Study: Omega-3s lower risk of fatal heart attack

A new study published in JAMA Internal Medicine today finds that omega-3 fatty acids are associated with a lower risk of dying from heart attacks.

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Researchers from around the world formed FORCE (Fatty acids and Outcomes Research Consortium) to pool findings for this 19-study meta-analysis, which included more than 45,000 participants from 16 countries.

After controlling for confounding factors, researchers found that blood levels of omega-3s from both seafood and plant sources were associated with a 10 percent lower risk of fatal heart attacks. Even more striking was that participants with the highest levels of blood omega-3s had a 25 percent lower risk of dying from heart attacks.

In an article for TuftsNow, lead researcher and senior author, Dariush Mozaffarian, M.D., Dr.P.H., dean of the Friedman School of Nutrition Science and Policy at Tufts University in Boston, said “For the leading cause of death in the world, lowering the risk by about 25 percent would be quite meaningful. At a time when some but not other trials of fish oil supplementation have shown benefits, there is uncertainty about cardiovascular effects of omega-3s. Our results lend support to the importance of fish and omega-3 consumption as part of a healthy diet.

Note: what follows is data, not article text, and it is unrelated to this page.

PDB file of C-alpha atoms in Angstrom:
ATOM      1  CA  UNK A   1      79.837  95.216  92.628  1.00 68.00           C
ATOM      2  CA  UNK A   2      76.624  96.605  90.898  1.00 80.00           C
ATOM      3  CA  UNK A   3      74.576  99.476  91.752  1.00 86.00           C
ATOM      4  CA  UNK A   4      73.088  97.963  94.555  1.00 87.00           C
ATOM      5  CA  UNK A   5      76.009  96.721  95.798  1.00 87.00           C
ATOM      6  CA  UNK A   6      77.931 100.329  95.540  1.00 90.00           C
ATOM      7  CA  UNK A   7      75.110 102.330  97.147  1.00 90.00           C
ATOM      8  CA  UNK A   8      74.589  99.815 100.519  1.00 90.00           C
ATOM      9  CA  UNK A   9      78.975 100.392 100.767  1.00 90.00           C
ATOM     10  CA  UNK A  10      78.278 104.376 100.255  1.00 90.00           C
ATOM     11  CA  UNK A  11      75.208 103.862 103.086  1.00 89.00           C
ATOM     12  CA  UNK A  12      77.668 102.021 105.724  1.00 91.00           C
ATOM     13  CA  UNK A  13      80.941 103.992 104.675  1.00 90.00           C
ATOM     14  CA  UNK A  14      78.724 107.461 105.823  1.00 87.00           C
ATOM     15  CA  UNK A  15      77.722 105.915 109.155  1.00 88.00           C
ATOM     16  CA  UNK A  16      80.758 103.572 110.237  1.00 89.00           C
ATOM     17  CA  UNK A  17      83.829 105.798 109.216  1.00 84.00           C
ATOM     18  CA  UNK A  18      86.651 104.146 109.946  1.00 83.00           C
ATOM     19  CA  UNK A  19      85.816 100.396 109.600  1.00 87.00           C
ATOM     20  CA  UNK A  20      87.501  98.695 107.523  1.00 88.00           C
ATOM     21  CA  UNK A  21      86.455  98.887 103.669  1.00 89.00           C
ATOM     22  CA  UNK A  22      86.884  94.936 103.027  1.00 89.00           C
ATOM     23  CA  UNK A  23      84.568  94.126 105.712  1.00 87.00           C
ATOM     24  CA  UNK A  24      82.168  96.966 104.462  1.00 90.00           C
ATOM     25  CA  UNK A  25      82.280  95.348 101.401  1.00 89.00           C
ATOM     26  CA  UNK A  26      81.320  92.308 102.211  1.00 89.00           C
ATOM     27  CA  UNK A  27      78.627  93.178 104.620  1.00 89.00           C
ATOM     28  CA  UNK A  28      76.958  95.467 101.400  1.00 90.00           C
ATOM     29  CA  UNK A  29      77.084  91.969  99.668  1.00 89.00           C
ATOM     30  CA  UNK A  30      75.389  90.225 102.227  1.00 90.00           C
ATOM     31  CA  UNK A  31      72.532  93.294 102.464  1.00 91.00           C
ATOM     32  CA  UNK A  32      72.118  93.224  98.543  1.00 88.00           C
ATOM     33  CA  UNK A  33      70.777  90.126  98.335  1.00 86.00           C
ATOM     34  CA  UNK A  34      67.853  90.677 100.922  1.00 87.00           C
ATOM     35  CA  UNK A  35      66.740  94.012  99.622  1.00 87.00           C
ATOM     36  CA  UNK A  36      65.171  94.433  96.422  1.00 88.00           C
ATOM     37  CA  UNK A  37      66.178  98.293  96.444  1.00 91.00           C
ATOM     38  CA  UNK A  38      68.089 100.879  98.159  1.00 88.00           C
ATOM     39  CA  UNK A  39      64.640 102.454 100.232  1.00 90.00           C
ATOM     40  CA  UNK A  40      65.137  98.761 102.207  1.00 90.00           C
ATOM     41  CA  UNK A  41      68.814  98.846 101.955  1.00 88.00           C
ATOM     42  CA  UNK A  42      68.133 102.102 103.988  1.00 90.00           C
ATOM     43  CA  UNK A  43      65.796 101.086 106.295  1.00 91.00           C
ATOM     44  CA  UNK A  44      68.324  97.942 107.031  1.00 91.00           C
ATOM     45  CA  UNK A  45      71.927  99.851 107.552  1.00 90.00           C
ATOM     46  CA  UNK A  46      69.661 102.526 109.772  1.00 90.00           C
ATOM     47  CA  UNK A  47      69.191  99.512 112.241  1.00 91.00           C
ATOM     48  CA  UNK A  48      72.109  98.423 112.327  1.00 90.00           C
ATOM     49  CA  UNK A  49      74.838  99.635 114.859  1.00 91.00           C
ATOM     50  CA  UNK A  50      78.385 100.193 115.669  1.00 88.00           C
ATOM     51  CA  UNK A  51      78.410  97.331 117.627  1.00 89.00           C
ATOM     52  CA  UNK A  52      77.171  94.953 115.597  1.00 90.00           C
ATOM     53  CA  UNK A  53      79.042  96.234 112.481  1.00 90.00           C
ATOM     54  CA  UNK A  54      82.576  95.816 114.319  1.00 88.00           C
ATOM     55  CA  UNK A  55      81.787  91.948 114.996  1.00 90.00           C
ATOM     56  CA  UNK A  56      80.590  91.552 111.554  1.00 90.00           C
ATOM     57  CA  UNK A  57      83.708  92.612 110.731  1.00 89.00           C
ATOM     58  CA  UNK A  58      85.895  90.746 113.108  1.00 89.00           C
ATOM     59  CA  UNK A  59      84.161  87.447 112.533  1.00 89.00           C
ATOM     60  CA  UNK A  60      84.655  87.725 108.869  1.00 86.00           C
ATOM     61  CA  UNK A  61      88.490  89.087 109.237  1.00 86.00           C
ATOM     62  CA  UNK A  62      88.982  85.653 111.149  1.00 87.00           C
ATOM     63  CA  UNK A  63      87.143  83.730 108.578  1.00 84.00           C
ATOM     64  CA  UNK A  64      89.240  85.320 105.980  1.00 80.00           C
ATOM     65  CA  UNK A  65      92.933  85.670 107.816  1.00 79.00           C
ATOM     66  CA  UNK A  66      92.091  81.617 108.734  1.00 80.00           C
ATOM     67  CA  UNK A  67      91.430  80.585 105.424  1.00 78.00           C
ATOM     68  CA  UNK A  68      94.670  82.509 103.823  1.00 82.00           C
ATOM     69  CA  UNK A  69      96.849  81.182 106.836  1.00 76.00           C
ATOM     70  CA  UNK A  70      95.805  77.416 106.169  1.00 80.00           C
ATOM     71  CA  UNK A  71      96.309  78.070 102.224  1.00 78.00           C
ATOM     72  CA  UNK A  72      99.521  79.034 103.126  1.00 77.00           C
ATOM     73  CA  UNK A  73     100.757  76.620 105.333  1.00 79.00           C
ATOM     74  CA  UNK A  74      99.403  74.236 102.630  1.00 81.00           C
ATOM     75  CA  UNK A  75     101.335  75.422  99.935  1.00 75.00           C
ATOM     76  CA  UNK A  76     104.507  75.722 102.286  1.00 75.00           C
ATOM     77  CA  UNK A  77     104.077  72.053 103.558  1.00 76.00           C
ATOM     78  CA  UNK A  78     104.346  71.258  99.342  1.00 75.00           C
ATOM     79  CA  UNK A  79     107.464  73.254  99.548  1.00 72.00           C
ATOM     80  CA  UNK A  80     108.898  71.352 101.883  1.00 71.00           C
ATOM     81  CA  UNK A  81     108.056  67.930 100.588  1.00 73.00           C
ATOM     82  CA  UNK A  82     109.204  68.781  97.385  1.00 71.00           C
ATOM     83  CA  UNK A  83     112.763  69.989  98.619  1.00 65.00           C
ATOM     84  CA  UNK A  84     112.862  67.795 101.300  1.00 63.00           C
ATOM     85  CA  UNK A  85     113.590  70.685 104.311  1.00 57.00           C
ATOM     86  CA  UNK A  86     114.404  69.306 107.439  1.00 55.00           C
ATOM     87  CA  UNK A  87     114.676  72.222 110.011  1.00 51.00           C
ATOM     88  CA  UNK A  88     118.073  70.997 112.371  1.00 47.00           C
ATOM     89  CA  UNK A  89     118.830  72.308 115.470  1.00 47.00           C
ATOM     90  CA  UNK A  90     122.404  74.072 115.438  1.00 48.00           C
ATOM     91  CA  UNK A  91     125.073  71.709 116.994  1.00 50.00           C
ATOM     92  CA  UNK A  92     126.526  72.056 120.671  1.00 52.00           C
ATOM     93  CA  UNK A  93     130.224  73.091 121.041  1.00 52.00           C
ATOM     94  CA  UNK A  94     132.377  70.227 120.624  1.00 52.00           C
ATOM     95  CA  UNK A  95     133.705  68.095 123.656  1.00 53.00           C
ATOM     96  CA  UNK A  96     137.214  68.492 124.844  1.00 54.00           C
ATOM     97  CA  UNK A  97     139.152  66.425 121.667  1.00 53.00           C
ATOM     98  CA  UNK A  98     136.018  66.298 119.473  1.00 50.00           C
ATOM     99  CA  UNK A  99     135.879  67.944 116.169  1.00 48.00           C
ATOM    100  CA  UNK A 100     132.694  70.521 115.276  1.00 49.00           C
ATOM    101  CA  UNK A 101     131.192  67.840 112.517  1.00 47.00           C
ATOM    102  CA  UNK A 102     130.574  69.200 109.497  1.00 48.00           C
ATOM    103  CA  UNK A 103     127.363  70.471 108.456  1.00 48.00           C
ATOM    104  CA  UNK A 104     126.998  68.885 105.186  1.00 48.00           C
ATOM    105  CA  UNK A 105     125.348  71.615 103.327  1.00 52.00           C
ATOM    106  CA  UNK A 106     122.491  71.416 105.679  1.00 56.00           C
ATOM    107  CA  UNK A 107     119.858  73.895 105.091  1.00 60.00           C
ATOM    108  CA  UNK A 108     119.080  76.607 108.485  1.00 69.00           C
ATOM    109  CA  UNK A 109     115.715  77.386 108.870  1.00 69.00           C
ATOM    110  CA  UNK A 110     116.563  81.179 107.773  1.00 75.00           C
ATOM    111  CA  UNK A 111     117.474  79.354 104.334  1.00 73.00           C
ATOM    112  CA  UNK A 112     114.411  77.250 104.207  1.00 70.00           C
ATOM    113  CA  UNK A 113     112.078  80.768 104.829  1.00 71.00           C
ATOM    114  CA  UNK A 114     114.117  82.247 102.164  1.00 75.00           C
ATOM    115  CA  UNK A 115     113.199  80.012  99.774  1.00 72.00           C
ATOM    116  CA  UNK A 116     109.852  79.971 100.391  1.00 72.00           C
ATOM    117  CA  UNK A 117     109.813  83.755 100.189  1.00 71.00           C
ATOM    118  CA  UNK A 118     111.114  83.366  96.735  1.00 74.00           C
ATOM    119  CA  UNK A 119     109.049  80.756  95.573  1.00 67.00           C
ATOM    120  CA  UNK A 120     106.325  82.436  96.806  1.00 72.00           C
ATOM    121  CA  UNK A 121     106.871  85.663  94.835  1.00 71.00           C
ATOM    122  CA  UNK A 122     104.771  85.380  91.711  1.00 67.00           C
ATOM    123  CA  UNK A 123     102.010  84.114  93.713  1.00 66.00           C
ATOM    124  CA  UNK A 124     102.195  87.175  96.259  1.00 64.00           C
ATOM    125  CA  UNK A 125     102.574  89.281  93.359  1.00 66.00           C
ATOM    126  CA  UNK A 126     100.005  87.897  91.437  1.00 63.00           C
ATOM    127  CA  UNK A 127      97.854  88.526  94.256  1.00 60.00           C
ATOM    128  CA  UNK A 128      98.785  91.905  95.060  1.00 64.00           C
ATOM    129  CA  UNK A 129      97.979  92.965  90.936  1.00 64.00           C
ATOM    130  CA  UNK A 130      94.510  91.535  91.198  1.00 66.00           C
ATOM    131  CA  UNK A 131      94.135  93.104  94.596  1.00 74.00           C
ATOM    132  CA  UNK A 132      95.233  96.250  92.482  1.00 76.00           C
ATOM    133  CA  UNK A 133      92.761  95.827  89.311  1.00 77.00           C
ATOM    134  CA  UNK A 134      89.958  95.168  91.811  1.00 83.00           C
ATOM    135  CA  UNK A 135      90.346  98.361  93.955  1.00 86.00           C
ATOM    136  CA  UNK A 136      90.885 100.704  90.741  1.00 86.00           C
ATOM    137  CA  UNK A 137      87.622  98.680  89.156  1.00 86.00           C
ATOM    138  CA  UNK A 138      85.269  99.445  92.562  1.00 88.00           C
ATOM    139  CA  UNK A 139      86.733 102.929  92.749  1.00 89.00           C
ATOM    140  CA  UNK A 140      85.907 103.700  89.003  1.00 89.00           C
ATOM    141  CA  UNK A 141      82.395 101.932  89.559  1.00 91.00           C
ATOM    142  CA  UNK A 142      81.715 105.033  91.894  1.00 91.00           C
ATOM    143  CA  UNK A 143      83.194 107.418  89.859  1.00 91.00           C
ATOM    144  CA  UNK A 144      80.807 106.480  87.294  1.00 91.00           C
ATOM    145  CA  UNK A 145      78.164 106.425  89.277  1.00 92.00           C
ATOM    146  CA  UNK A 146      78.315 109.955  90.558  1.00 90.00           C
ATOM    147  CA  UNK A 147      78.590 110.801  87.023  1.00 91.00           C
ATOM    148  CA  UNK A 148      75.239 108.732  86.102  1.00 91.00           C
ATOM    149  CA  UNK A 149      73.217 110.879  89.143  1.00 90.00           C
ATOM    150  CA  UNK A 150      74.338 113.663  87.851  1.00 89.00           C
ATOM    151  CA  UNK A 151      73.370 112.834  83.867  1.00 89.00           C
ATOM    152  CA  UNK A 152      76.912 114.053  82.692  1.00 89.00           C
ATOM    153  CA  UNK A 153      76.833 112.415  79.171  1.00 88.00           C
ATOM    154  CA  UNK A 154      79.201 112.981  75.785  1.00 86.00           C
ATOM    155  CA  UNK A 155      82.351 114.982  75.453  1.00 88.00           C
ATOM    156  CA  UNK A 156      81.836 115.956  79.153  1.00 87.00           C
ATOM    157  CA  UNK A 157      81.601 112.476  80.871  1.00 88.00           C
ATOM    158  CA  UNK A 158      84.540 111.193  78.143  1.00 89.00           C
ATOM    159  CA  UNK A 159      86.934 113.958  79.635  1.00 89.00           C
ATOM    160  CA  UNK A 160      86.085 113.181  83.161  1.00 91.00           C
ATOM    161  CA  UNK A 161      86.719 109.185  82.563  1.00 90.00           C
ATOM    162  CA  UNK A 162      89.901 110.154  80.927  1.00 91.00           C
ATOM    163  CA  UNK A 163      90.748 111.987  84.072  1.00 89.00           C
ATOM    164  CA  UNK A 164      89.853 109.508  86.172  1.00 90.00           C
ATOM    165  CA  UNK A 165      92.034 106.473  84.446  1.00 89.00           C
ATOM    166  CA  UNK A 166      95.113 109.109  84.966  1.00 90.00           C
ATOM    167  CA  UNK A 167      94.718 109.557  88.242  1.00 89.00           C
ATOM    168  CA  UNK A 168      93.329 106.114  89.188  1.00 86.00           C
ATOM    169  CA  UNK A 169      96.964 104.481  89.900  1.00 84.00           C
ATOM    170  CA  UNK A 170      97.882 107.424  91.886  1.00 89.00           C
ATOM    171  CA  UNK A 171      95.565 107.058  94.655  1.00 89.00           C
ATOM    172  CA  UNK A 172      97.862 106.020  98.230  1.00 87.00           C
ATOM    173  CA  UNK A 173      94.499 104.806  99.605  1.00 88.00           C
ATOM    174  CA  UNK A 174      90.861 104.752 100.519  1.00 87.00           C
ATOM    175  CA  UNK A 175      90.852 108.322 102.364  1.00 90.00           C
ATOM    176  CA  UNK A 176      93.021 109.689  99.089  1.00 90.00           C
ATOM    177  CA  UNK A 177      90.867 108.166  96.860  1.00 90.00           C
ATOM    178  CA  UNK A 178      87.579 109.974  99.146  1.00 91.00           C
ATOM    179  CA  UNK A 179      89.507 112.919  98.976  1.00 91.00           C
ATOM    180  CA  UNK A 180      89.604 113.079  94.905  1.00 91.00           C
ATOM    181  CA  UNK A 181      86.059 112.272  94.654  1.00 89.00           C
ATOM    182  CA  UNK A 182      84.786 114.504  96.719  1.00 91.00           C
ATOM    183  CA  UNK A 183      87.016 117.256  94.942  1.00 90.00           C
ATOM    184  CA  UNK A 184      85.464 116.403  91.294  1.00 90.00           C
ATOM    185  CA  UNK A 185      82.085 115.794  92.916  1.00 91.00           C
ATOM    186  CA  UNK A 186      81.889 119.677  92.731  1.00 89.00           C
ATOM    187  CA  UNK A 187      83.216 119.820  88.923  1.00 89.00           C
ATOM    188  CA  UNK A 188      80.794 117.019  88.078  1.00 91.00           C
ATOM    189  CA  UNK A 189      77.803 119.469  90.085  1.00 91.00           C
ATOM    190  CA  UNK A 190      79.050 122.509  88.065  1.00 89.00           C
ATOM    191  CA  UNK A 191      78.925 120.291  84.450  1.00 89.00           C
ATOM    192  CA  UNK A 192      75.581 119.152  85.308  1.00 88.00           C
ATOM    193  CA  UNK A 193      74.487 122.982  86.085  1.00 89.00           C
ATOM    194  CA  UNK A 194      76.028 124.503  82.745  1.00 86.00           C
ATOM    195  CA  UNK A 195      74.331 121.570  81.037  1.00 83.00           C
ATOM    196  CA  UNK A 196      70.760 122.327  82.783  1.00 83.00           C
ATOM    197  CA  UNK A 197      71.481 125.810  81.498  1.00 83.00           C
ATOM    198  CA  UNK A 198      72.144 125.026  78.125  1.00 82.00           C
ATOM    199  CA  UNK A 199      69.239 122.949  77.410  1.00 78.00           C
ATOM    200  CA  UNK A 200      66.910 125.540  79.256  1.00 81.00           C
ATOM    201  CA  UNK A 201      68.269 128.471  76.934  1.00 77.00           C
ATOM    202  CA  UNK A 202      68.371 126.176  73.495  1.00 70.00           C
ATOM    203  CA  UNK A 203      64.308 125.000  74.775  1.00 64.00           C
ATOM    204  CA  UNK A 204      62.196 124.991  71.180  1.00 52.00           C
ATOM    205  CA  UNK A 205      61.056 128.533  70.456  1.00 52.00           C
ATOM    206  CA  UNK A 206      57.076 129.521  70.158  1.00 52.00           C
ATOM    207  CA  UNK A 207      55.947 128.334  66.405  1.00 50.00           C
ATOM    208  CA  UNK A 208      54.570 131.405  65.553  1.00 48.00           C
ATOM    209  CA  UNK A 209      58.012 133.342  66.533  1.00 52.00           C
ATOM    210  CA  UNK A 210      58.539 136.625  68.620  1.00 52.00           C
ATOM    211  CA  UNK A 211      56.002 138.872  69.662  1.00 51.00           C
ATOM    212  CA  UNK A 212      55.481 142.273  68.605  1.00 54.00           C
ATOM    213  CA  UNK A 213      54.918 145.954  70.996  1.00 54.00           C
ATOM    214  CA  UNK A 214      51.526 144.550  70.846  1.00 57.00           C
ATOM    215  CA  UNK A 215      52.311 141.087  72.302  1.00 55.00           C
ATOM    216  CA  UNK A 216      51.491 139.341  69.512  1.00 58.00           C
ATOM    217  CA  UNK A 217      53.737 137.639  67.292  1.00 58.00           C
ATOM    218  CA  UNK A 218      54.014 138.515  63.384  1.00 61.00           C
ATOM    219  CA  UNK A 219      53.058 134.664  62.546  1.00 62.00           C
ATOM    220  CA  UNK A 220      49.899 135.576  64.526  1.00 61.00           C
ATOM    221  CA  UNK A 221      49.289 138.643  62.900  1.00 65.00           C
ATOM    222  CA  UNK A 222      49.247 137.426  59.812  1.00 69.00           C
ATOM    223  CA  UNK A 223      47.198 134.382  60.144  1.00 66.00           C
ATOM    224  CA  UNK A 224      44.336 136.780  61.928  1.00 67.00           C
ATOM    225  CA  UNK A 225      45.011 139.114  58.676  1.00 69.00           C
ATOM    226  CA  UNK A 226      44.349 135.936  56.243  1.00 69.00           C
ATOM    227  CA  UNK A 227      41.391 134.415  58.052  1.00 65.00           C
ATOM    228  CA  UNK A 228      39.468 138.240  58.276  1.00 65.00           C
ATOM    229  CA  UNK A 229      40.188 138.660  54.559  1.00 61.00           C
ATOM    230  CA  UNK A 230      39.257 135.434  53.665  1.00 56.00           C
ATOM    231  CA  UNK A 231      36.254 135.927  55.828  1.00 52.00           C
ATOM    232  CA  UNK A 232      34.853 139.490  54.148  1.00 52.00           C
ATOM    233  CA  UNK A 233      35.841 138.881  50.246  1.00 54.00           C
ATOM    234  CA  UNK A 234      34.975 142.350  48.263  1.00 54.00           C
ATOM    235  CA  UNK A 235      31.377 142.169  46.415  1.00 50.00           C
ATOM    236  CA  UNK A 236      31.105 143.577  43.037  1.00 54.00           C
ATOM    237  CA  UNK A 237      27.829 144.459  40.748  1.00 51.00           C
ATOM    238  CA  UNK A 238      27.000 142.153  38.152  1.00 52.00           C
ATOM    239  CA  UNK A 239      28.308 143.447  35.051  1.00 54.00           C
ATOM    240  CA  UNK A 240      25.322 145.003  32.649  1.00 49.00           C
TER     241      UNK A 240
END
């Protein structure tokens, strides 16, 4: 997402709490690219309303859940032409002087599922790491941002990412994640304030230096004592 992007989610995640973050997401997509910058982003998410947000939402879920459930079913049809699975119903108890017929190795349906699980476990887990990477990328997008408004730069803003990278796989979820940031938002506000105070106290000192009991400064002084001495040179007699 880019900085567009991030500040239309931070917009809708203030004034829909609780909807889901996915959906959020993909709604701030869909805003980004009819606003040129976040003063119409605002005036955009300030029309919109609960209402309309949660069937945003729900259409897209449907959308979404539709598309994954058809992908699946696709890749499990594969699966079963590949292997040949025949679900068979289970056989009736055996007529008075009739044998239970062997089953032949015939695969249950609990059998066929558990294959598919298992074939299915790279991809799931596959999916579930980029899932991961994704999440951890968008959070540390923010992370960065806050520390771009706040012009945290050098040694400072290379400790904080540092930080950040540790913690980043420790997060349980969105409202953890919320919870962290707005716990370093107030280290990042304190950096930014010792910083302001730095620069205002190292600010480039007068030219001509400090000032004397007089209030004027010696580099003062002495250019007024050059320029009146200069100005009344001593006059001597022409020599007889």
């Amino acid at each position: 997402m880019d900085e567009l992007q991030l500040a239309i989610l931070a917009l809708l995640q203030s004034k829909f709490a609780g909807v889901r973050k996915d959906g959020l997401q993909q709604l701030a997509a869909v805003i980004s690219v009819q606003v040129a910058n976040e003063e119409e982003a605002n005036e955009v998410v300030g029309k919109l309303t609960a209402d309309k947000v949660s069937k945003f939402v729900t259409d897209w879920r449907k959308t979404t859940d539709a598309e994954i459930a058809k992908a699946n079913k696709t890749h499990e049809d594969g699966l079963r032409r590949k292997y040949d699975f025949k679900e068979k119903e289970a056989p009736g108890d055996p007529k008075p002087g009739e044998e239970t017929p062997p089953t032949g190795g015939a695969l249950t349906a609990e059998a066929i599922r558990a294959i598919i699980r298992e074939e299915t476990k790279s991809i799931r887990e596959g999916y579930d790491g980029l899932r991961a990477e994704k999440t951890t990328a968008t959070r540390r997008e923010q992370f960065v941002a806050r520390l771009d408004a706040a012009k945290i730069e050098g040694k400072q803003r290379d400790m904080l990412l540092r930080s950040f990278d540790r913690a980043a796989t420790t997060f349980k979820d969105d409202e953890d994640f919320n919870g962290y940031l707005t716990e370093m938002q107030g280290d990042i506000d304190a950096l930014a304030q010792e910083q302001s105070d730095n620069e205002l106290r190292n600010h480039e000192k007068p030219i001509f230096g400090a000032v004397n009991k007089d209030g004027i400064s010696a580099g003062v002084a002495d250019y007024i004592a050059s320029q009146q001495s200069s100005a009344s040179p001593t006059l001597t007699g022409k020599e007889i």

Seafood is the premier dietary source of omega-3s, particularly eicosapentaenoic acid (EPA) and docosahexaenoic acid (DHA). The 2015 Dietary Guidelines for Americans recommend that Americans eat at least 2-3 servings weekly of a variety of seafood, such as salmon, tuna, sardines, trout and herring.